You don’t need to be an expert in the regulations covering medical tests to know that the Food and Drug Administration has just about had it with Silicon Valley’s 23andMe.
The agency told the seller of a personalized genomic test to knock it off in a sternly worded warning released Monday. The 23andMe spit kit and personal genome service, or PGS, are being marketed without FDA’s blessing, the letter says. “Therefore, 23andMe must immediately discontinue marketing the PGS until such time as it receives FDA marketing authorization for the device,” the agency concludes.
The company’s $99 test promises to tell you if your kids are at risk for a range of inherited health conditions, your own genetic health risks and even how you’re likely to respond to certain drugs.
That last claim really peeved FDA. People’s genes can affect how they’ll respond to blood thinners and cancer drugs, such as fluorouracil. But how accurate are the test’s results? And even if they are spot on, what if someone taking one of the drugs stopped or adjusted the dose after looking at the test results and before consulting a doctor? Changes like those pose a serious risk of injury or death, the agency says.
23andMe has filed paperwork with the FDA about the tests, but evidently not enough to satisfy the agency.
What does the company say? Spokeswoman Kendra Cassillo emailed Shots:
We have received the warning letter from the Food and Drug Administration. We recognize that we have not met the FDA’s expectations regarding timeline and communication regarding our submission. Our relationship with the FDA is extremely important to us and we are committed to fully engaging with them to address their concerns.
The company also posted its statement on Facebook. And commenters quickly weighed in, most of them in strong support of 23andMe. “Pathetic,” wrote Grant Williams. “The FDA has no right to tell me what I can learn about my own genetic information.”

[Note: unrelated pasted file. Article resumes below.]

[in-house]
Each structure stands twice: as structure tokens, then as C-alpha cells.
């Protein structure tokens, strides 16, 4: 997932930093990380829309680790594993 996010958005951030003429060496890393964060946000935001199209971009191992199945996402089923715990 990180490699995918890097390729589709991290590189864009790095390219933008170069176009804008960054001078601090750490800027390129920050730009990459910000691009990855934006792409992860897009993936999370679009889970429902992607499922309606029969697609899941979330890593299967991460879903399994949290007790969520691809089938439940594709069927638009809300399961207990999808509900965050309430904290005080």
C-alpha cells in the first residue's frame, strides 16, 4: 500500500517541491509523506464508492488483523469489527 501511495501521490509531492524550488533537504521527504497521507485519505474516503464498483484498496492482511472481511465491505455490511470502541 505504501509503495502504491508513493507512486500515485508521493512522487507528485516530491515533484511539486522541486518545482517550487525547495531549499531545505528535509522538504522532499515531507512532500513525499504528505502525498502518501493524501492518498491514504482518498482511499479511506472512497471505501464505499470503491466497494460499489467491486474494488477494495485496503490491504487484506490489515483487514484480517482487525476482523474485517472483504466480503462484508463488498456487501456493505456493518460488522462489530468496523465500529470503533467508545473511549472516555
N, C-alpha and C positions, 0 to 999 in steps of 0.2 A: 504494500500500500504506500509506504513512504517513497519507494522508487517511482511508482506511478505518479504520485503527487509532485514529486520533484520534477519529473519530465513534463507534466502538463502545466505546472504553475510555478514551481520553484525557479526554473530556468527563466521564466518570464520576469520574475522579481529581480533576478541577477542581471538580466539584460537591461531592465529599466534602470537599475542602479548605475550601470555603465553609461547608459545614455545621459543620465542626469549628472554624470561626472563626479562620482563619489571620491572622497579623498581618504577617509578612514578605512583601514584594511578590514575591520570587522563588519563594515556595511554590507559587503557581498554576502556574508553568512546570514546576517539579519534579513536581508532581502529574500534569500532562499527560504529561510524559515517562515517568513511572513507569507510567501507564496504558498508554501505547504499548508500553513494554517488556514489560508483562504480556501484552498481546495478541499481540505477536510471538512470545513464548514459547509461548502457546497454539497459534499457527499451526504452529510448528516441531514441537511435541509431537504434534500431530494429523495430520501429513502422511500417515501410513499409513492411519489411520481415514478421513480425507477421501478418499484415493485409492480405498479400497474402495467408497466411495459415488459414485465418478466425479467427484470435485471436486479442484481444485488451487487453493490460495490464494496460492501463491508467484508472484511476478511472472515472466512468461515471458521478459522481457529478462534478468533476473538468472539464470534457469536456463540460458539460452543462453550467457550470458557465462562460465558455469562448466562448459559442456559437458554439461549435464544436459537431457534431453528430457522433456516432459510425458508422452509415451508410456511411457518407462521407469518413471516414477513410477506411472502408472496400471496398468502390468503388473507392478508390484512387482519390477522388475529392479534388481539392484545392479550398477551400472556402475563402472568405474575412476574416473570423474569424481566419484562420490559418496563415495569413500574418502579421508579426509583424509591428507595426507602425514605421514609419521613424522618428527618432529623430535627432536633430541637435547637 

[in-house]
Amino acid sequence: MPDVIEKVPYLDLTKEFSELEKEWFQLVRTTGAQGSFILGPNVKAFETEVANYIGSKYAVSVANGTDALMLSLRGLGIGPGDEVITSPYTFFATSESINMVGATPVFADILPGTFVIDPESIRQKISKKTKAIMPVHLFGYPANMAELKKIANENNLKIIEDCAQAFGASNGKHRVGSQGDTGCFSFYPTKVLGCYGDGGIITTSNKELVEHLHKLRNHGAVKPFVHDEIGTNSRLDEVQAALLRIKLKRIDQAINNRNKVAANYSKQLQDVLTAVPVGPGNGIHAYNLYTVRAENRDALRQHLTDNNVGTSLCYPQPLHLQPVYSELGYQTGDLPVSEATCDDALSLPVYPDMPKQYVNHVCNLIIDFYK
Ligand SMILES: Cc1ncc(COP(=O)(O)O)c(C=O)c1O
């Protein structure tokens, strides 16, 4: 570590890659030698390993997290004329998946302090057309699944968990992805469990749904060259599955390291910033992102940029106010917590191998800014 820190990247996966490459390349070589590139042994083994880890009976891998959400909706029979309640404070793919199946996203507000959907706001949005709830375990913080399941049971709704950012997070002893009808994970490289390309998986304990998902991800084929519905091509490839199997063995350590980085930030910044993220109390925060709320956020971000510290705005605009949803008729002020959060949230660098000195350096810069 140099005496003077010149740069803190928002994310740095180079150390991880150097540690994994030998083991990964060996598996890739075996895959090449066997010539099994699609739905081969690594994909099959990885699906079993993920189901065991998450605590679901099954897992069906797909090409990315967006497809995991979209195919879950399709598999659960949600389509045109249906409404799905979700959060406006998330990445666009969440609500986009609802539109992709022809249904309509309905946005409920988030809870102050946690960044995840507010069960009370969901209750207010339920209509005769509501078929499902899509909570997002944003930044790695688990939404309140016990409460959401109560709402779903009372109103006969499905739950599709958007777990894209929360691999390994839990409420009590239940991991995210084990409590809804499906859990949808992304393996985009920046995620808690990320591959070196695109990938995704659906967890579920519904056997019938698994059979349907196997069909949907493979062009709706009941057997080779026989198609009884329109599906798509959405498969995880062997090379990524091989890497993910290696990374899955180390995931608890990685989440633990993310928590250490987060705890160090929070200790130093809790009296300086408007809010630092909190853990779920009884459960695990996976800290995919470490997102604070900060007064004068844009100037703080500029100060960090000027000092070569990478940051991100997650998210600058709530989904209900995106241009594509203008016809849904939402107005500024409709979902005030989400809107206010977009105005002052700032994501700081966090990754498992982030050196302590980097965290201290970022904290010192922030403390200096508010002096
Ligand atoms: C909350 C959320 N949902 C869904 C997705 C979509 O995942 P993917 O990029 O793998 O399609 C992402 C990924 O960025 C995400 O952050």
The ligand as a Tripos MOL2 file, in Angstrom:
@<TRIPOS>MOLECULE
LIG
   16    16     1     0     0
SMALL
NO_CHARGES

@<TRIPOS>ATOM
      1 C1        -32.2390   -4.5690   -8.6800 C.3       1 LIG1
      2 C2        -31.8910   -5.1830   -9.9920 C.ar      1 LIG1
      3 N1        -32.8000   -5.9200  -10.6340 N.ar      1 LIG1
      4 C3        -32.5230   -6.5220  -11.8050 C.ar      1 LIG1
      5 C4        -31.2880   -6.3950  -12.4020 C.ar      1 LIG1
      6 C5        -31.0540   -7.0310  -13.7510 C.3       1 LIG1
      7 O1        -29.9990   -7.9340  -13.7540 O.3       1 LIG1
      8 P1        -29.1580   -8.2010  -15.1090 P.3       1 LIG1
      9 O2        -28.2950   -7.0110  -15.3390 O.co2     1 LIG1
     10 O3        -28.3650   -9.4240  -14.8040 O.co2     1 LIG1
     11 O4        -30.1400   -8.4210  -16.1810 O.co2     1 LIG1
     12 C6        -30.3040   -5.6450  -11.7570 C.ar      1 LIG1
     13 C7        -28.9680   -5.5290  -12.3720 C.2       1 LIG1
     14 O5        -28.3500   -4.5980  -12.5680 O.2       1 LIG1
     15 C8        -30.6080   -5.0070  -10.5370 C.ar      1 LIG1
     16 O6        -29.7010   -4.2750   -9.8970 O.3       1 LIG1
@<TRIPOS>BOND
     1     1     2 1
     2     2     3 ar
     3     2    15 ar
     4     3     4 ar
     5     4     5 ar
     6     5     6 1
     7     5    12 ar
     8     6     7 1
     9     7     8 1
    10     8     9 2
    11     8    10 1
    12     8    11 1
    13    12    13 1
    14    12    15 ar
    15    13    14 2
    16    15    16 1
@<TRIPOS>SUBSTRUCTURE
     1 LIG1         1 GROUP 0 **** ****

But Chris van Loeben Sels responded to Williams on Facebook:
Actually, the FDA’s concerns are quite reasonable. If you’re going to claim these medical benefits, if people are going to take the results to doctors, if we’re going to rely on them for medical action, they should be licensed for accuracy just like an x-ray machine or anything else. I’m really surprised to hear that the FDA has been talking to 23andMe for years with such little progress. For 23andMe to launch TV ads knowing that the FDA was examining their marketing claims is even more surprising. To keep selling the kits online with no reference to the FDA action on the site — and not even changing the at-issue claims — is astounding.
Since 2009, the FDA’s letter says, the agency has had “more than 14 face-to-face and teleconference meetings, hundreds of email exchanges, and dozens of written communications” in which the agency has explained what it wanted and given 23andMe feedback on its work.
The final FDA gripes are about a bunch of new ads this year that expanded the company’s marketing claims when there had been no progress on getting the old ones squared away.
It’s pretty clear that in the FDA’s view, 23andMe has run out of time to show that its tests are up to snuff. “FDA is concerned about the public health consequences of inaccurate results,” the agency wrote, and it wants to “ensure that the tests work.”
The company has 15 days to respond to FDA’s letter.